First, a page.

ST. JOHN, Hon. John (1702-48), of Lydiard Tregoze, Wilts.
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Family and Education
b. 3 May 1702,1 3rd but 2nd surv. s. of Henry St. John, M.P., 1st Visct. St. John, being 2nd s. by his 2nd w. Angelica Magdalena, da. of Claude Pelissary, treasurer-gen. of the navy to Louis XIV, wid. of Phillip Wharton2 (nephew of Philip, 4th Baron Wharton). educ. Eton 17173 and in Paris 1720. m. (1) 17 Apr. 1729, Anne (d. 14 July 1747), da. of Sir Robert Furnese, 2nd Bt., of Waldershare, Kent, sis. and coh. of Sir Henry Furnese, 3rd Bt., 3s. 3da.; (2) 19 June 1748, Hester, da. of James Clarke of Wharton, Herefs., s.p. suc. fa. under sp. rem. as 2nd Visct. St. John 8 Apr. 1742.
Comptroller of customs in London Apr. 1740-d.
When John St. John was a child his elder half-brother, Bolingbroke, was attainted and excluded by special remainder from succeeding to the peerage which their father was said to have bought from the Duchess of Kendal in 1716. Five years later Lord St. John invested another £4,000 in the Duchess to acquire the reversion of a customs sinecure worth £1,200 a year for the lives of his two younger sons, John and Holles.4 In 1720 John St. John was sent to Paris to complete his education under the eye of Bolingbroke, who wrote of him:
We do not at all despair of licking our young cub into form very soon. The truth is he is extremely raw, but he seems to have docility and parts enough to make an honest man, provided he comes to have what is essential to a good character.5
Returned on the family interest for Wootton Bassett, at the first opportunity after coming of age, he voted with the Opposition except on the repeal of the Septennial Act in 1734. He never stood again but in the crisis of 1737 over the Prince of Wales’s allowance he is described as ‘a great advocate for the Prince, and intimate in consultations with’ him.6 On his father’s death at the age of 89 he succeeded not only to the title but to Lydiard Tregoze, which Bolingbroke, in his own words, had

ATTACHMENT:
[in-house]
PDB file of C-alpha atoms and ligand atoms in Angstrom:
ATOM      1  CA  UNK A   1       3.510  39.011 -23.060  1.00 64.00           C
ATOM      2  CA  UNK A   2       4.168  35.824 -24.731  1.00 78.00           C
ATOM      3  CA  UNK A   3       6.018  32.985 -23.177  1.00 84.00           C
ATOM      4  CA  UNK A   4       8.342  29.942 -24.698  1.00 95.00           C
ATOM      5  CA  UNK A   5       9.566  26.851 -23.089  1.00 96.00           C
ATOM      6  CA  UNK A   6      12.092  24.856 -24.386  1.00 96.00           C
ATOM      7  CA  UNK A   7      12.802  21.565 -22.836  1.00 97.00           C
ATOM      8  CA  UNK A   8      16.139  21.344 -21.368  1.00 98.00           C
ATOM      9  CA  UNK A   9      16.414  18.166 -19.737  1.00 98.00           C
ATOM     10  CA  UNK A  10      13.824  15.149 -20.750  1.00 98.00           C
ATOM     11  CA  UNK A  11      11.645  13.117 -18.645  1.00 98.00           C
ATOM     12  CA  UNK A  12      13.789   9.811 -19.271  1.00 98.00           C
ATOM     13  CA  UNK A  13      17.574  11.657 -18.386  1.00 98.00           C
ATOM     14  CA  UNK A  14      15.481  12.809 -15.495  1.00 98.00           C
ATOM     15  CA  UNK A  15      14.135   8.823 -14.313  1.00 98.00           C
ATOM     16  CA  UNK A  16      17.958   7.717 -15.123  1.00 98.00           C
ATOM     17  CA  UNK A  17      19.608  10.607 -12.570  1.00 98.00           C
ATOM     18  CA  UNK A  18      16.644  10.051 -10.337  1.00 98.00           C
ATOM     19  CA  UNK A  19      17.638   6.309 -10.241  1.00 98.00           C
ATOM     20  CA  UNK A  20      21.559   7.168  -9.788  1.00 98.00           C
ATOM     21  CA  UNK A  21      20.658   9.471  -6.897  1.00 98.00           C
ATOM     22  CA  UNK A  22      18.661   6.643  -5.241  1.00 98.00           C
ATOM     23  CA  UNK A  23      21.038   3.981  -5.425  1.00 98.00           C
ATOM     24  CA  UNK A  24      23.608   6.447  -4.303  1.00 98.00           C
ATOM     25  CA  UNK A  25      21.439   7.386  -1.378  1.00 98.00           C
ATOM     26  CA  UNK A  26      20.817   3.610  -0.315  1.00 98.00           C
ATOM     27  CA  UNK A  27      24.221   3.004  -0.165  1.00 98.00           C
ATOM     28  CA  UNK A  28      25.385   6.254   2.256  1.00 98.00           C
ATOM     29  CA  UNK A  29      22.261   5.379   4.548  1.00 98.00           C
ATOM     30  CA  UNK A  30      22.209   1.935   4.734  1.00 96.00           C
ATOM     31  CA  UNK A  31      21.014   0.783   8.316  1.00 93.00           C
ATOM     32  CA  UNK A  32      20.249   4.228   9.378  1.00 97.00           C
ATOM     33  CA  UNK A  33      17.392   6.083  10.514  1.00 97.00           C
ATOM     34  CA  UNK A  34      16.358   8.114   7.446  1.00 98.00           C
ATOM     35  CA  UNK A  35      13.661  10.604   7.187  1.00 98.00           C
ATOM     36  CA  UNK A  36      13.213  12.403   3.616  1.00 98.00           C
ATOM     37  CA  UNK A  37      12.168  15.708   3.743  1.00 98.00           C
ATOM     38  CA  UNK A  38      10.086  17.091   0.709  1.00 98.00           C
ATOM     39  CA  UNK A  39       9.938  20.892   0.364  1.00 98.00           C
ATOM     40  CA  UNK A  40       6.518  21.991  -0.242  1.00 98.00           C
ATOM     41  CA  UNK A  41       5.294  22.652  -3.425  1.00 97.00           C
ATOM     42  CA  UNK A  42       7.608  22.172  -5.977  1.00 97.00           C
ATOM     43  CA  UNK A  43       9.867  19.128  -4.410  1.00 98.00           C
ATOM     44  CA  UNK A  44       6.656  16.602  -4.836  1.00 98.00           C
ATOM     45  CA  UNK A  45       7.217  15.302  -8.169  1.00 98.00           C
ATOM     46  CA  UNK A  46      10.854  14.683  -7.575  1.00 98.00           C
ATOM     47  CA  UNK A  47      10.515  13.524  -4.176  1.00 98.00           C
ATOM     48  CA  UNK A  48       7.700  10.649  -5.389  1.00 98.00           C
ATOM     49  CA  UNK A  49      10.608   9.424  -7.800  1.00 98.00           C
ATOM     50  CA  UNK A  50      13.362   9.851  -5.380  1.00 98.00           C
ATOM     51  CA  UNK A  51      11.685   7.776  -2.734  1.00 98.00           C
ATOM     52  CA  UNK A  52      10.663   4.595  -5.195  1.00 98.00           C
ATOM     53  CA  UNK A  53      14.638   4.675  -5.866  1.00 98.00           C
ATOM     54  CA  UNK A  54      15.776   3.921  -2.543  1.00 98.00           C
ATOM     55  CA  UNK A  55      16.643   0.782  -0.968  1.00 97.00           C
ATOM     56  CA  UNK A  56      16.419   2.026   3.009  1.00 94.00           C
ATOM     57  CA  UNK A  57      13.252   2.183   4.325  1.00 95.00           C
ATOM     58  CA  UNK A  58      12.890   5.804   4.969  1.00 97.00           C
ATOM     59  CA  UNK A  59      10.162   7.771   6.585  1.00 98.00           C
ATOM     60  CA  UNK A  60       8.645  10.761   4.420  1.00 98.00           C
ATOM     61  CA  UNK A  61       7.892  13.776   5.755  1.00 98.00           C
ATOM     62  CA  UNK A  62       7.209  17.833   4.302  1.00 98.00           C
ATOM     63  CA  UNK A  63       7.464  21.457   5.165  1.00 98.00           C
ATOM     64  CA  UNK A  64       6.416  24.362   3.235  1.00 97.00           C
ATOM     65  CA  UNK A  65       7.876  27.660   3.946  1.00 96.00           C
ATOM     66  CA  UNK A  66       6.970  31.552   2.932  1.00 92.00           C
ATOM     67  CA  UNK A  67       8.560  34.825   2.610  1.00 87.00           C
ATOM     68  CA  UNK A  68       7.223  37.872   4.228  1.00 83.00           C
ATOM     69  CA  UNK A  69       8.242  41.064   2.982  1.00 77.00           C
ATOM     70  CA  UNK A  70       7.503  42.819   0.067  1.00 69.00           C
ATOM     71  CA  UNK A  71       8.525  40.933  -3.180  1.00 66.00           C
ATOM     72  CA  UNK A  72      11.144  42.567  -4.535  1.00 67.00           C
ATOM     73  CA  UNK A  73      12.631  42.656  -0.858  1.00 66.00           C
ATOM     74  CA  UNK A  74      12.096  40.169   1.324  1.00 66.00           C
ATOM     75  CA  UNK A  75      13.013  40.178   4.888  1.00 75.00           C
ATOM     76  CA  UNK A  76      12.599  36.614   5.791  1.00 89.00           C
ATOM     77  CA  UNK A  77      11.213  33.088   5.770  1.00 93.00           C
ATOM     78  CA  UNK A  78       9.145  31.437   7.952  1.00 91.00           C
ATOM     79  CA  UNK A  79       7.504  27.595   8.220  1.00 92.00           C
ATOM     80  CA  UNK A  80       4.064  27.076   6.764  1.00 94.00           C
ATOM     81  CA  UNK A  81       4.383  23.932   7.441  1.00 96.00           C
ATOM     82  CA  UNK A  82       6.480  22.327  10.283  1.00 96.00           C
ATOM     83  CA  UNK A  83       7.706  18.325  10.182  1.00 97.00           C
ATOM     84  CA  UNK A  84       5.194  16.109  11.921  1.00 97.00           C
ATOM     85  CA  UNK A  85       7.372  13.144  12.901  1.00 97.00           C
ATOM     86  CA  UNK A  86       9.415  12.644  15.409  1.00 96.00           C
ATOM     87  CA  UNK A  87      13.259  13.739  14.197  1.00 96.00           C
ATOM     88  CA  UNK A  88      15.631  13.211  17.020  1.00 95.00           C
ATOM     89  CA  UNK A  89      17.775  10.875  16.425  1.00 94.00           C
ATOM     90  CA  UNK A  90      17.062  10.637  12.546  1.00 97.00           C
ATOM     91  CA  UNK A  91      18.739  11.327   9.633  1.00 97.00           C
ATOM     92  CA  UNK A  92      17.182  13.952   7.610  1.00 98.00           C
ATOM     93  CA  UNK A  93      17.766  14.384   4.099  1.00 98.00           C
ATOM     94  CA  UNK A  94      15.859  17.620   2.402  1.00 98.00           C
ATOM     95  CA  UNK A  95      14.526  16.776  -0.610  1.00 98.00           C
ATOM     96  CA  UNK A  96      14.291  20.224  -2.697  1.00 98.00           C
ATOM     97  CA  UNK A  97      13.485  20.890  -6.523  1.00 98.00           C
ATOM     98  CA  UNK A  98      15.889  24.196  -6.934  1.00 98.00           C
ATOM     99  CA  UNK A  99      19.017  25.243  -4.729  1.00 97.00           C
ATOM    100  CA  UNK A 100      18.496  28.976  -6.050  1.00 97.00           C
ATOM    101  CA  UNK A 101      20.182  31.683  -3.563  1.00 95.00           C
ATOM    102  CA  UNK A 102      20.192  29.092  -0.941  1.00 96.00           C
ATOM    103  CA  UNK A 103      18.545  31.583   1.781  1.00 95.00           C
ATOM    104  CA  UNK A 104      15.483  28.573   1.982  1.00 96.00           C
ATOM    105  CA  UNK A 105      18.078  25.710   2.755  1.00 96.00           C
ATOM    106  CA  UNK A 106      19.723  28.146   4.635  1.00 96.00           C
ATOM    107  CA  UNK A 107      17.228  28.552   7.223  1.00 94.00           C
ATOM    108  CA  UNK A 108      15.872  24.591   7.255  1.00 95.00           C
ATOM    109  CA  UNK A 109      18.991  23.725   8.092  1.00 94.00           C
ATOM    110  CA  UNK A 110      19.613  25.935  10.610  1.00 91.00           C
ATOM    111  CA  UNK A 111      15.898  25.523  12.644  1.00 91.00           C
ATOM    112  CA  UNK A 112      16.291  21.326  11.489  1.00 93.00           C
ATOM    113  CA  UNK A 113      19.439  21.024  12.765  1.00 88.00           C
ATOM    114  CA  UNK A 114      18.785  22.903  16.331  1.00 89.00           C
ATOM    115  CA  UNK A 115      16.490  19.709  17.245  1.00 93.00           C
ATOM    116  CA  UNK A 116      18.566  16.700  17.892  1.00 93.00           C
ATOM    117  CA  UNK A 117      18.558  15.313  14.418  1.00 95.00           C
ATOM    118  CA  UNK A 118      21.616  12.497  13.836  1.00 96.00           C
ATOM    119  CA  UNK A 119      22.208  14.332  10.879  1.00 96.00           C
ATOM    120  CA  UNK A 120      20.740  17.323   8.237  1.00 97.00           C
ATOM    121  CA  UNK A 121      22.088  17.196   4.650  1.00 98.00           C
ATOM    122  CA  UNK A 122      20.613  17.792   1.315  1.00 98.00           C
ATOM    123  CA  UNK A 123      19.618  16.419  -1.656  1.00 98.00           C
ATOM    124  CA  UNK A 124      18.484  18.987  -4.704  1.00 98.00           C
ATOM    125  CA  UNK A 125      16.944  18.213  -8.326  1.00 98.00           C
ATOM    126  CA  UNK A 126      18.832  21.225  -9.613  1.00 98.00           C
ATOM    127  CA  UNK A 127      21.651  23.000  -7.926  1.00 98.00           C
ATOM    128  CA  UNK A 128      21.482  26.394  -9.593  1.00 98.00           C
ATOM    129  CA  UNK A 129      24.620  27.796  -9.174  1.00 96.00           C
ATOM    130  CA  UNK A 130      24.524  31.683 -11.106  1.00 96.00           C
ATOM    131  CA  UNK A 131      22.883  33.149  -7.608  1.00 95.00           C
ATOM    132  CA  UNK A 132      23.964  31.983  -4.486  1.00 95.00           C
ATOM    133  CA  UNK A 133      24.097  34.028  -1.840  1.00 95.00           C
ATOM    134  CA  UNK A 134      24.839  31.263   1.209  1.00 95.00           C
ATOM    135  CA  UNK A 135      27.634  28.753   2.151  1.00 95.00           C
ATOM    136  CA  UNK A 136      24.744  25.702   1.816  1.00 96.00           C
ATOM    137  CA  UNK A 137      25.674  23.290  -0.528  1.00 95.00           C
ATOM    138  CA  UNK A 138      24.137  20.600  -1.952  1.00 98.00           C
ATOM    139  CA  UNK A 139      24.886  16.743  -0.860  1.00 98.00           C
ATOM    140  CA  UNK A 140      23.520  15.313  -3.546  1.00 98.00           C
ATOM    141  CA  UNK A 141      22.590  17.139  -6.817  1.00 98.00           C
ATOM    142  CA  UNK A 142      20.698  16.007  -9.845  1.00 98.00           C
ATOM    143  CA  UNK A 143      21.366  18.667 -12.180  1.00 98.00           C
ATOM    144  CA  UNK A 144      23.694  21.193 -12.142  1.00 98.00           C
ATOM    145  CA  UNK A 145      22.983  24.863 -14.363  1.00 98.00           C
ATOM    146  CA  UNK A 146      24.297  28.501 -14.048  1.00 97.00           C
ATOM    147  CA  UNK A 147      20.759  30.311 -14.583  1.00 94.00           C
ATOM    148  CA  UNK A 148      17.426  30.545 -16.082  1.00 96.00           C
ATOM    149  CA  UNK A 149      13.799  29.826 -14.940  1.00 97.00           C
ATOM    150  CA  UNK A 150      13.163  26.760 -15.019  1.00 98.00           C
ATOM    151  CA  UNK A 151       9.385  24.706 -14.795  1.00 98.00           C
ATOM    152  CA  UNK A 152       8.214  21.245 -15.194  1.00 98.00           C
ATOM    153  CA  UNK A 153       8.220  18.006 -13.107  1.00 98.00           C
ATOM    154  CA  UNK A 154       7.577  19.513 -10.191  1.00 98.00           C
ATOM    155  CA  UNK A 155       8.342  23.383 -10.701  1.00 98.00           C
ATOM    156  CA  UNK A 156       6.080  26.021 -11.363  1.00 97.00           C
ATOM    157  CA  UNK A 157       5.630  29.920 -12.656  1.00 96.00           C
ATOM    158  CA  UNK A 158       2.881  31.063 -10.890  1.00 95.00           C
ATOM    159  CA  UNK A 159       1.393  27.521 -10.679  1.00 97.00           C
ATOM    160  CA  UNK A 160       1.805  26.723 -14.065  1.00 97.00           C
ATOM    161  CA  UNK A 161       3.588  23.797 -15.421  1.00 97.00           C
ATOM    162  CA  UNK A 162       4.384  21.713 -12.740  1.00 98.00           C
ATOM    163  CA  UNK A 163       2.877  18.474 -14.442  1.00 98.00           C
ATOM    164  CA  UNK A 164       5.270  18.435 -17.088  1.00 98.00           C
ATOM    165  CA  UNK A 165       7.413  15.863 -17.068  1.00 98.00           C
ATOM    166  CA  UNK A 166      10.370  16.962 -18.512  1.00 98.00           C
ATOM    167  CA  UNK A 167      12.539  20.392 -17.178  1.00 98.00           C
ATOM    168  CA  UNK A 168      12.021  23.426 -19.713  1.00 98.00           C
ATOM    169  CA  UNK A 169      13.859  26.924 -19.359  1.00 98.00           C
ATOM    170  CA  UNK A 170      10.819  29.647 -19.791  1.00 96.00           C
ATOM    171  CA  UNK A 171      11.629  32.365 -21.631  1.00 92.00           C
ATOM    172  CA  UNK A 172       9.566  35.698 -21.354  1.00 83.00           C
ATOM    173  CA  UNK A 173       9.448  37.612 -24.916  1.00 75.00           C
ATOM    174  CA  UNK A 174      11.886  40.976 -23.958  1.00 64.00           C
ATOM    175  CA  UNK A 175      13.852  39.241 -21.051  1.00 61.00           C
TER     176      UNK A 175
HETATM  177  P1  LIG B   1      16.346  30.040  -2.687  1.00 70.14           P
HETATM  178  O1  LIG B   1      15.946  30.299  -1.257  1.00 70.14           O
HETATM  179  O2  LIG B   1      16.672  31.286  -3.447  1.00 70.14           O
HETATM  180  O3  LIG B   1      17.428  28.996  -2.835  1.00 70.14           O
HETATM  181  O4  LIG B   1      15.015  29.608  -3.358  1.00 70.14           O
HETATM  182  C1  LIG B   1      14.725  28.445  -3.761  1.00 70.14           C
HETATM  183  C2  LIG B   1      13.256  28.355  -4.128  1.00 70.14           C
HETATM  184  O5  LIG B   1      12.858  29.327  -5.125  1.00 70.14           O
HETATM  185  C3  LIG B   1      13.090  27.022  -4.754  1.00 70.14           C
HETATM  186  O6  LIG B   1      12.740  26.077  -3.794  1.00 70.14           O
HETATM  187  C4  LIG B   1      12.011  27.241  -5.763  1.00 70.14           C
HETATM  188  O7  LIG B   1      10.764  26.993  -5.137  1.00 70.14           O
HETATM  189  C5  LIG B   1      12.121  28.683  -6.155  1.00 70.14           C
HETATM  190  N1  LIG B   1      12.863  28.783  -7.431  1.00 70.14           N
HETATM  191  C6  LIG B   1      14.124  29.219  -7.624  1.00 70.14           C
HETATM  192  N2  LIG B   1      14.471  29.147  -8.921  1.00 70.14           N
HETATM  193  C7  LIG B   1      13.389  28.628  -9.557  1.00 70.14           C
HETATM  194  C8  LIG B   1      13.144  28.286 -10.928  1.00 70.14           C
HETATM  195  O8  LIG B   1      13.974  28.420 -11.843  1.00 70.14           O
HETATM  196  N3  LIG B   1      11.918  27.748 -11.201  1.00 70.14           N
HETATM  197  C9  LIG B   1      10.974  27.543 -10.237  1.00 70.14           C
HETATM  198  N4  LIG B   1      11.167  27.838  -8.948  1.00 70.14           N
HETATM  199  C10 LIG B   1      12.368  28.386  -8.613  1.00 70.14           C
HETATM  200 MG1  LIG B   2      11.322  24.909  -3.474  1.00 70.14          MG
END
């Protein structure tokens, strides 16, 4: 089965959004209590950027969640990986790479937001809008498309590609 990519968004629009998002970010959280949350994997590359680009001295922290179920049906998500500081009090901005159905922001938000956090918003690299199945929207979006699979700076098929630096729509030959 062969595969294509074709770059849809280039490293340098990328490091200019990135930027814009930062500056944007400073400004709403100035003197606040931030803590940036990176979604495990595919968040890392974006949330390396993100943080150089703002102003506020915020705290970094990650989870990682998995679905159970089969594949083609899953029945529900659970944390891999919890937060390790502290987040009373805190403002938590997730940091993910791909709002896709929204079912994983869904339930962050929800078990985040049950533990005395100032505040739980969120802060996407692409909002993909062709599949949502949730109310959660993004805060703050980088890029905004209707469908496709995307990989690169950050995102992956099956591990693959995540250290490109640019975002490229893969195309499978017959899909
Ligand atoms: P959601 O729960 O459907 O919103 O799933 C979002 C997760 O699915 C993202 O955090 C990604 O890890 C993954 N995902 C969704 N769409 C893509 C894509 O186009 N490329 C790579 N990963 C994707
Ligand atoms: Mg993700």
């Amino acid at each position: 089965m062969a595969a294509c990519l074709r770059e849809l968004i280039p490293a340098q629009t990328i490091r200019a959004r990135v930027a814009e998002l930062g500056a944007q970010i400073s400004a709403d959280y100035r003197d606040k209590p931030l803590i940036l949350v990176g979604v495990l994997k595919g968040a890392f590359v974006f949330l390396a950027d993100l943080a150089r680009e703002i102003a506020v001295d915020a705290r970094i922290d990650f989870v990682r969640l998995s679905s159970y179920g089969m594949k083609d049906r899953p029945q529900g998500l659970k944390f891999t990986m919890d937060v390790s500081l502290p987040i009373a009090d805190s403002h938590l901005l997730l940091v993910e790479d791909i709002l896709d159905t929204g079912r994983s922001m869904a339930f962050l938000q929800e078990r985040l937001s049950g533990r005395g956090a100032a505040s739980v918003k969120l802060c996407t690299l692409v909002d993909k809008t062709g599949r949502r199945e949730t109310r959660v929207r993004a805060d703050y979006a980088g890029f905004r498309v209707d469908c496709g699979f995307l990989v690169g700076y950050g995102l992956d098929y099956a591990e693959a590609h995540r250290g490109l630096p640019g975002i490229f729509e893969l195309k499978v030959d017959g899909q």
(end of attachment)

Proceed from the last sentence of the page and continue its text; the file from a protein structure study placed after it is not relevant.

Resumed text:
abandoned ... to him that he might restore the family seat, and that by living there decently and hospitably he might restore a family interest, too much and too long neglected. He may perhaps do the first in time ... as to the last I doubt more of it. They have made themselves a proverb in the country already for their stinginess.
When St. John’s wife died in 1747 Bolingbroke commented to their sister: ‘I wish that the prejudices and habits which his late wife gave him and which are none of the best do not stick by him’.7 Marrying again, he died abroad in November 1748.8
Ref Volumes: 1715-1754
Author: R. S. Lea
- 1. His horoscope, Egerton mss 2378, f. 40.
- 2. PCC 38 Cann.
- 3. Add. 34196, f. 2.
- 4. Lady Cowper Diary, 113; Walpole to Mann, 26 Dec. 1748; Cal. Treas. Bks. and Pprs. 1739-41, p. 423.
- 5. Bolingbroke to Henrietta St. John, 23 July 1720, Add. 34196, ff. 11-12.
- 6. HMC Egmont Diary, ii. 359.
- 7. Bolingbroke to Henrietta Knight, 10 Aug. 1745, 13 Aug. 1747, Add. 34196, ff. 147, 149.
- 8. PCC 32 Lisle.